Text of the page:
How Does Pension Income Splitting Work?
One of the difficulties that many Canadians face as they age is the fact that pension income can boost taxes paid.
This can be especially frustrating in situations when you might have a higher income due to you pension, investments and possibly a higher income job still, but your spouse has a much lower income and a lower tax rate.
Starting with tax year 2007, the Canada Revenue Agency has introduced a new way of reporting pension income: You can actually split it so that some of the income goes to your spouse in a lower tax rate.
Overall, the effect of pension income splitting can be to lower your household tax bill.
Reallocating Pension Income to Someone Else
If you want to reallocate some of your pension income to someone else, you need to be a Canadian resident at the end of the year, and you also need to be in a common law partnership or marriage with the person you plan to transfer the income to. Some of the pension income that qualifies include:
- Annuity payments from RRSP & RRIF if you are 65 at the end of the year (or if you are receiving them as a result of the death of an eligible partner)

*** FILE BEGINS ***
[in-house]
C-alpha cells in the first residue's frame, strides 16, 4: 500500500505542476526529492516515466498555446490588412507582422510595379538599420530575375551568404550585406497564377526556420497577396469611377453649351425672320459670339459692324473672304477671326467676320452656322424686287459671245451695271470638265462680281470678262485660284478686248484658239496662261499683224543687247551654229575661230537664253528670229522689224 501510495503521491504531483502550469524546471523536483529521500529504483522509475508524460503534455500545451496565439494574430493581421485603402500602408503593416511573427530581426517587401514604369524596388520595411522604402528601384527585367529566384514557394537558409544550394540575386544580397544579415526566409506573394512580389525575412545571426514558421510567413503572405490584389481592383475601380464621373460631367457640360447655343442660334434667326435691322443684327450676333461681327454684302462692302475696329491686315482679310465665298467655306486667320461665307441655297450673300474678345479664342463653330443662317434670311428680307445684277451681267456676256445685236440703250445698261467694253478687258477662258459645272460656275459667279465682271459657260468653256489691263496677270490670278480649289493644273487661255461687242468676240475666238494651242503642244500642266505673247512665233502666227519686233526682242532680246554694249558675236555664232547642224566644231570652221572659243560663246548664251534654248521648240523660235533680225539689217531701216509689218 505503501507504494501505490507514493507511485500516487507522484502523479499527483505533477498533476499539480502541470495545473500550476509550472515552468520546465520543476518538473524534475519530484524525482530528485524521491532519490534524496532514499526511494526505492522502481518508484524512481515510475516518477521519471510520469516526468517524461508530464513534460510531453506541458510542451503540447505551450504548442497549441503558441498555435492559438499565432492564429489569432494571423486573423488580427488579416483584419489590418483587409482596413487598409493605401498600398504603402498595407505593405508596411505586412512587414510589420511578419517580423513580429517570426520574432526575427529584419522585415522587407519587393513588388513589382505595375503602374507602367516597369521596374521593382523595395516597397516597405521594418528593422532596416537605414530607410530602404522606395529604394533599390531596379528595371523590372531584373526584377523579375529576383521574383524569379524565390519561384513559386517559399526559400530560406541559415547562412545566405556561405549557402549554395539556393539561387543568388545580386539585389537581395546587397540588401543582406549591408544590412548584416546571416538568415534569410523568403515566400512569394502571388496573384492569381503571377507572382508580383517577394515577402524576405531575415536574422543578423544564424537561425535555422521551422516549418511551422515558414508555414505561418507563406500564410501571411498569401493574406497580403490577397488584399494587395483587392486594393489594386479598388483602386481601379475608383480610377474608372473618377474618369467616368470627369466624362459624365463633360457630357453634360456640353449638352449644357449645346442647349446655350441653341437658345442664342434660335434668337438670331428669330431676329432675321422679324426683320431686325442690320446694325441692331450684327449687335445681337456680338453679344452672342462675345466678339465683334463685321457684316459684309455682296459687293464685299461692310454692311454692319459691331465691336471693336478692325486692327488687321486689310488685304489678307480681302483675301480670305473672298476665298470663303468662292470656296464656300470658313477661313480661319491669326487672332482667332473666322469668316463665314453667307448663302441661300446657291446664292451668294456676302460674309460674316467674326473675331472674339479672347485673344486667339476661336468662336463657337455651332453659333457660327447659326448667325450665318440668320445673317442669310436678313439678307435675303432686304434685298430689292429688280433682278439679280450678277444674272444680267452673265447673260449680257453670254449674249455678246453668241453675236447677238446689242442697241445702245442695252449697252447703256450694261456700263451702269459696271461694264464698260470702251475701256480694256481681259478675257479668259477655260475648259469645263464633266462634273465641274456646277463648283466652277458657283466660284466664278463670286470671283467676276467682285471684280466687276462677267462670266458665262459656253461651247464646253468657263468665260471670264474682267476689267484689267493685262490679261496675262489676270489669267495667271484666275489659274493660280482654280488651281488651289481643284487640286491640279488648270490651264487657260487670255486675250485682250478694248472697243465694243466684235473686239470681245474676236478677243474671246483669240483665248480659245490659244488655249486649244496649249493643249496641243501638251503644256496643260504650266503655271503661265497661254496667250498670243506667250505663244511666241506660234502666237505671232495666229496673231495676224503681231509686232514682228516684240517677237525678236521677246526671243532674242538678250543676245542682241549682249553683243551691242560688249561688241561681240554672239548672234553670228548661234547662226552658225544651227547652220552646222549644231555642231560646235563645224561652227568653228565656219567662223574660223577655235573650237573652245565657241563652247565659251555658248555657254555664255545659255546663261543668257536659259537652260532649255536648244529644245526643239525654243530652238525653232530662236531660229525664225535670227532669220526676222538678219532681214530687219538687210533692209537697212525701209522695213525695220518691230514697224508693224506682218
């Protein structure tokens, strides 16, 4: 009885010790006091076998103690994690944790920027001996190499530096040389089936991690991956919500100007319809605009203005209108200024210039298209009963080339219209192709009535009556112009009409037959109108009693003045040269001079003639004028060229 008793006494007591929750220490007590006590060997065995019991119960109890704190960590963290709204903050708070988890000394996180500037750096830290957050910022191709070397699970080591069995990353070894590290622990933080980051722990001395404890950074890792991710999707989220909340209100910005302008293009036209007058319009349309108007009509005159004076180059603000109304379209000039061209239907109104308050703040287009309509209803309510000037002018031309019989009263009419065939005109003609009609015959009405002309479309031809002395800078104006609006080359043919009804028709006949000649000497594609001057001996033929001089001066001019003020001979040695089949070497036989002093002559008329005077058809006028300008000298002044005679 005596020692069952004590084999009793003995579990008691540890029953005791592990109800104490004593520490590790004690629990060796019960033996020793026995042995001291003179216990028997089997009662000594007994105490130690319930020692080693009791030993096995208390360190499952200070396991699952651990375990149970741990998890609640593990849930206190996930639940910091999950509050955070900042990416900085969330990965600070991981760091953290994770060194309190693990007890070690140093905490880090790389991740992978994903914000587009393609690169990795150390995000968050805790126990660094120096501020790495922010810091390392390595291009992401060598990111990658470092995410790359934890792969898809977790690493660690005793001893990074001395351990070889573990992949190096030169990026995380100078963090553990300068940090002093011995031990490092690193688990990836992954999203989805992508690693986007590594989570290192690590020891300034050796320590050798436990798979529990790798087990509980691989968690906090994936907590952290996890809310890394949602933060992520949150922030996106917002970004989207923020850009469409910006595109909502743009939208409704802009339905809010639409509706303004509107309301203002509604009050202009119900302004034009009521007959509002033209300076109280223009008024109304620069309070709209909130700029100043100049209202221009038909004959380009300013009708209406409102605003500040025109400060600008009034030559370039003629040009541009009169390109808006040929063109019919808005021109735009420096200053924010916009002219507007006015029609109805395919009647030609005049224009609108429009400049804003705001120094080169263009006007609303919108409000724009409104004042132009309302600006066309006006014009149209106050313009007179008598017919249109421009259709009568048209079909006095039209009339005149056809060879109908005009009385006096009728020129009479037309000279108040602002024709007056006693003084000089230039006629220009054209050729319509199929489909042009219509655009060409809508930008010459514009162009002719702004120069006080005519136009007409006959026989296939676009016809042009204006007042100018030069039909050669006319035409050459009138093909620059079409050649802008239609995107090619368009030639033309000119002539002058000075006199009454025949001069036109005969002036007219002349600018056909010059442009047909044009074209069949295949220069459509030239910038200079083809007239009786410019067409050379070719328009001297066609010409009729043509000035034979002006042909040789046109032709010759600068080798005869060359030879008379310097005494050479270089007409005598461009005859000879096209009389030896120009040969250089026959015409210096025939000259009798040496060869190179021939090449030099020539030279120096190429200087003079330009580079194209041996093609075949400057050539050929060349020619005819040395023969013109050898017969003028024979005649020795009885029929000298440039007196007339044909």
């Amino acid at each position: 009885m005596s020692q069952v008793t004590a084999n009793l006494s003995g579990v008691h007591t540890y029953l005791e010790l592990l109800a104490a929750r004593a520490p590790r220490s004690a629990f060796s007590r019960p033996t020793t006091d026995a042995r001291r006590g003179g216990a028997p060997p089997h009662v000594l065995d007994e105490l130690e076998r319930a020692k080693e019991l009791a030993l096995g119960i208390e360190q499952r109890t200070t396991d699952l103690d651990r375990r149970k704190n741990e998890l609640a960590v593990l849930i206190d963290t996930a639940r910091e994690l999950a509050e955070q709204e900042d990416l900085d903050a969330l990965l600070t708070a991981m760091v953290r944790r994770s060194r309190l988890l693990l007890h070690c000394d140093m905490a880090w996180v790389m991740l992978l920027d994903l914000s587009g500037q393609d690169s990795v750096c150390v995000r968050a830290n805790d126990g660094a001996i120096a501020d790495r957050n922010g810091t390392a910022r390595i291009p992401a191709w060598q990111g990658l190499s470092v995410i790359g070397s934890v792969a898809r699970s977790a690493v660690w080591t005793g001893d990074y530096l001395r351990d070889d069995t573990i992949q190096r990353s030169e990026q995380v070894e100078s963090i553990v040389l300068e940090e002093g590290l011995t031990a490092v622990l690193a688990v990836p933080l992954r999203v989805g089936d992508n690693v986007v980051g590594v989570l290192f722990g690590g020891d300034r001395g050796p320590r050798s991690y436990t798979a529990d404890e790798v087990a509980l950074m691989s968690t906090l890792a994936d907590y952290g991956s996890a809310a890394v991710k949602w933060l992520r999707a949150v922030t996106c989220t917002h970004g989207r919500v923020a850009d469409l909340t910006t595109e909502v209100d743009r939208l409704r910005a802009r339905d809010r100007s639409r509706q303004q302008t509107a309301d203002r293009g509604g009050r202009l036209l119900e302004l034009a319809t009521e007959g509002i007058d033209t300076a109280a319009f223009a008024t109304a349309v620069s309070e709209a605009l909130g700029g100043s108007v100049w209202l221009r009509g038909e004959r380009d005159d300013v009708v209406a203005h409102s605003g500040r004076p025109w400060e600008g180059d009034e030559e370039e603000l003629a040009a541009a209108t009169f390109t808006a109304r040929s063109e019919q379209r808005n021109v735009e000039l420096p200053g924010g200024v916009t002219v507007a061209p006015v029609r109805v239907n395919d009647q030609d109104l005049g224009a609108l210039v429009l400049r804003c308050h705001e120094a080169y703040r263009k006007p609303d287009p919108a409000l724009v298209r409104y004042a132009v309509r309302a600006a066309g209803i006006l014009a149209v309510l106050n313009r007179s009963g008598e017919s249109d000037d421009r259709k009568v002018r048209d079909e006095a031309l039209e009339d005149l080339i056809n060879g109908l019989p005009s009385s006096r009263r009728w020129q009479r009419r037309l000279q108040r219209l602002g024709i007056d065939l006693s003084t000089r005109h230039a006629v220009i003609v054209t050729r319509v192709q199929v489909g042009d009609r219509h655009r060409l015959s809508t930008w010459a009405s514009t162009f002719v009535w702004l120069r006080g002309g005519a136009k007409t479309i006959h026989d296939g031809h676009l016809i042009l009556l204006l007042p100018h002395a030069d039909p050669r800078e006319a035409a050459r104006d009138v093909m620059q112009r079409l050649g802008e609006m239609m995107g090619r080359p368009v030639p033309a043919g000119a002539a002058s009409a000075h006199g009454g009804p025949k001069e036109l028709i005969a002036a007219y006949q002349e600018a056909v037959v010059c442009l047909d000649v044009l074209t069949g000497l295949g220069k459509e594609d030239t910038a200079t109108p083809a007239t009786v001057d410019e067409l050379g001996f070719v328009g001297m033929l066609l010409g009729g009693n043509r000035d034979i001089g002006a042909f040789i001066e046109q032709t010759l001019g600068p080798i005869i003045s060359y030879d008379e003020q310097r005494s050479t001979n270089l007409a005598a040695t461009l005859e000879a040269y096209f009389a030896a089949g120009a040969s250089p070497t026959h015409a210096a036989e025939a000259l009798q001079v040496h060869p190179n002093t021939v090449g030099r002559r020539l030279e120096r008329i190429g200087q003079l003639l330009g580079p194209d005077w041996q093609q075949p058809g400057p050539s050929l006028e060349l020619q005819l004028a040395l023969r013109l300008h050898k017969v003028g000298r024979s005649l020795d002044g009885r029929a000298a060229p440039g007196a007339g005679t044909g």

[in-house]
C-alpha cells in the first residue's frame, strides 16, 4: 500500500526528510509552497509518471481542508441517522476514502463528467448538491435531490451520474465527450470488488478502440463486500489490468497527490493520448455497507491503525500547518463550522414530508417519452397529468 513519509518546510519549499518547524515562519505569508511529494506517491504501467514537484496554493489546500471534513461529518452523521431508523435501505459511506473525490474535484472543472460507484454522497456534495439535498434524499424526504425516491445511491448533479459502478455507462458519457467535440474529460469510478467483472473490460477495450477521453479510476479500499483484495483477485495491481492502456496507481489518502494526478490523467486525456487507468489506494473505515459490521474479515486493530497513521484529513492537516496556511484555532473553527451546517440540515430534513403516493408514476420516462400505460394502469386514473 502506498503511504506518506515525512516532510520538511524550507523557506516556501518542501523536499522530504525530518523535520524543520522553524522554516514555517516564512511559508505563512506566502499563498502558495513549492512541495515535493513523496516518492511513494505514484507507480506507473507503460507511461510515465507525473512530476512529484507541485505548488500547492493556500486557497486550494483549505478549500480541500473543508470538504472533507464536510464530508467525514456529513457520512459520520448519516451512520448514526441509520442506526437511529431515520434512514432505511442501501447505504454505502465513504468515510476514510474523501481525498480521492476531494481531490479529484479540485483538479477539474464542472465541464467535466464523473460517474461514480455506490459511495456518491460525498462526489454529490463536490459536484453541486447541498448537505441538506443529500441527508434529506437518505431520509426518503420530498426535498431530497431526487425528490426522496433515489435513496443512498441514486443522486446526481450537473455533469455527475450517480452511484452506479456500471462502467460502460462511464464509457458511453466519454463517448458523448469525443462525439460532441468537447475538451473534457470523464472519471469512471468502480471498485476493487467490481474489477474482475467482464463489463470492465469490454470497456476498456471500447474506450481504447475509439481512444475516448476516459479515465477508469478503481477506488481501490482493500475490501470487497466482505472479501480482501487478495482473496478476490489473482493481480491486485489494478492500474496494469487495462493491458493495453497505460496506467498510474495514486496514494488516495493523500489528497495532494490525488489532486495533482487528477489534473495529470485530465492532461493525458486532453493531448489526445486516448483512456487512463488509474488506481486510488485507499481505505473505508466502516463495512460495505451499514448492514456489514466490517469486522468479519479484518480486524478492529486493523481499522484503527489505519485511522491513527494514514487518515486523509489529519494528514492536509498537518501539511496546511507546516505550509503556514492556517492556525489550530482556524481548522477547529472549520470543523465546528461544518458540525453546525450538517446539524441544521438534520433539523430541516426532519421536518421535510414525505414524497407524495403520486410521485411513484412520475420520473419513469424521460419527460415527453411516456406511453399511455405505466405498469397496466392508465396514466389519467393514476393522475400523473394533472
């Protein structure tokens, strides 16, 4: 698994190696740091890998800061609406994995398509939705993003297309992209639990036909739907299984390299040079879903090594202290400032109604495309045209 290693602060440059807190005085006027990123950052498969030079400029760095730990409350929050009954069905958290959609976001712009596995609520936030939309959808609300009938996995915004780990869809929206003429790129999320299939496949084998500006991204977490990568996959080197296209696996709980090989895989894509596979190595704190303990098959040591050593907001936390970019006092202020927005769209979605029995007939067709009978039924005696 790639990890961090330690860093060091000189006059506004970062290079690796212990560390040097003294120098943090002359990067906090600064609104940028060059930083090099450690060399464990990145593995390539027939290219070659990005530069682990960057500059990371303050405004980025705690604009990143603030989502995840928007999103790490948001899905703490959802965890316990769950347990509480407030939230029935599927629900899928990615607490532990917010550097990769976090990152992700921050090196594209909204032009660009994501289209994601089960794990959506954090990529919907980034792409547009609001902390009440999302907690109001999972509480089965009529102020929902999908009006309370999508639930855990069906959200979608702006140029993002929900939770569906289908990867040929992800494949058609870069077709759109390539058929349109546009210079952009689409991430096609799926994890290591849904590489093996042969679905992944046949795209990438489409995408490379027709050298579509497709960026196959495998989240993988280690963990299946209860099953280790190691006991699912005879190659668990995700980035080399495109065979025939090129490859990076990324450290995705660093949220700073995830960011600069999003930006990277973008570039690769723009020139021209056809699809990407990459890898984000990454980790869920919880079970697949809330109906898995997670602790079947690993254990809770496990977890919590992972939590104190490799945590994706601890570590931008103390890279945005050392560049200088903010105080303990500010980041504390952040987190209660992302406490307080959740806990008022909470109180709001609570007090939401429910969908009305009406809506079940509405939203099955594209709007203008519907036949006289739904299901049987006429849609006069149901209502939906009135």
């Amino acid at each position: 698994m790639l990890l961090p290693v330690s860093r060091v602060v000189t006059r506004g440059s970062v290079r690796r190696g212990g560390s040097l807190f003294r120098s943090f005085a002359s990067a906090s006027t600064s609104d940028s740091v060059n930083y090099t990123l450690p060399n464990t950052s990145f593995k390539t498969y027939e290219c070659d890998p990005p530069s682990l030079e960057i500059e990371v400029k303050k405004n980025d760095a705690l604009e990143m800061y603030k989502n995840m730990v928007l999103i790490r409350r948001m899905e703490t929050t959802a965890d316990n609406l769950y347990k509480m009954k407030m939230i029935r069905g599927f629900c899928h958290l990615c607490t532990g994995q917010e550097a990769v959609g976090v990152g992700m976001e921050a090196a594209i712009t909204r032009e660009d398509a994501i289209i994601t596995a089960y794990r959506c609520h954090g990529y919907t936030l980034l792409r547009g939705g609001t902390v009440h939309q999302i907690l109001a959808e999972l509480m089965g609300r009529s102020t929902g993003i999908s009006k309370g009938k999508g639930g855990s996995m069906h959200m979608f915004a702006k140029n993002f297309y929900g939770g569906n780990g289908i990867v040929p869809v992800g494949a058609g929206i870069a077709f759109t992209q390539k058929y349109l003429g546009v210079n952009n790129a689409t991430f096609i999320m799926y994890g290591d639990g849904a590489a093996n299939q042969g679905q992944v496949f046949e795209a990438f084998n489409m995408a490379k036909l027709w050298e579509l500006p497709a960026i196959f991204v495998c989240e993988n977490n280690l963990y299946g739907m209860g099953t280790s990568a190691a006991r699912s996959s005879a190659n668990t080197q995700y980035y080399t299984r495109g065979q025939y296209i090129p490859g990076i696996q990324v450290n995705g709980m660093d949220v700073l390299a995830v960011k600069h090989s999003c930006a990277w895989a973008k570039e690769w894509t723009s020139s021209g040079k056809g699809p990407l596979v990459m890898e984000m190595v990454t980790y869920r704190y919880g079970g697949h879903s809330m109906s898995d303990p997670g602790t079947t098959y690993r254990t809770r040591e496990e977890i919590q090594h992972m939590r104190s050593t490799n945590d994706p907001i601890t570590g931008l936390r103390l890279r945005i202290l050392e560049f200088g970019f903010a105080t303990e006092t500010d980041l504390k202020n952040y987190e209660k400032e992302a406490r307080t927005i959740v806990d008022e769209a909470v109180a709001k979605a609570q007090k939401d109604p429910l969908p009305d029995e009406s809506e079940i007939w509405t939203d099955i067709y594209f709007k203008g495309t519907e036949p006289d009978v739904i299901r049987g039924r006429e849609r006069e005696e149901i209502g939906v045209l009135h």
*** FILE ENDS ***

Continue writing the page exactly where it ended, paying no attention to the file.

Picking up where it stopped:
- Taxable portion of life annuity payments from a pension fund or superannuation fund.
These are sources of income that can boost your tax rate and cost you more money. Being able to determine an allocation of funds that can be included as someone else’s income can be helpful in lowering household taxes.
Realize, though, that some of your income can’t be reallocated in this manner. Old Age Security, Canada Pension Plan (and Quebec Pension Plan), and retirement compensation plan income are not eligible for pension income splitting.
How to Report Your Pension Income Splitting
In order to take advantage of the pension income splitting provision, both you (the pensioner) and your partner (the pension transferee) need to file tax returns. Together, you fill out Form T1032, Joint Election to Split Pension Income. Both of you need to sign the form in order for it to be valid.
The amount that is split appears on Line E. Each of you need to file a tax return. However, the amount from Line E will go on different lines of your T1 forms. The pensioner reports the amount on line 210, and the pension transferee reports the amount line 116.
Once this is done, the income for each of you changes. If your partner’s income is much lower than yours, there is a good chance that adding more won’t harm your situation. Indeed, he or she will still likely be in a lower tax bracket.
If you plan it properly, you might even drop to a lower tax bracket as a result of the income splitting. Even if you don’t drop, though, pension income splitting can still reduce your income so that you don’t pay as much in taxes.
Talk to a tax professional to get a better idea of how pension income splitting works, or visit the CRA web site.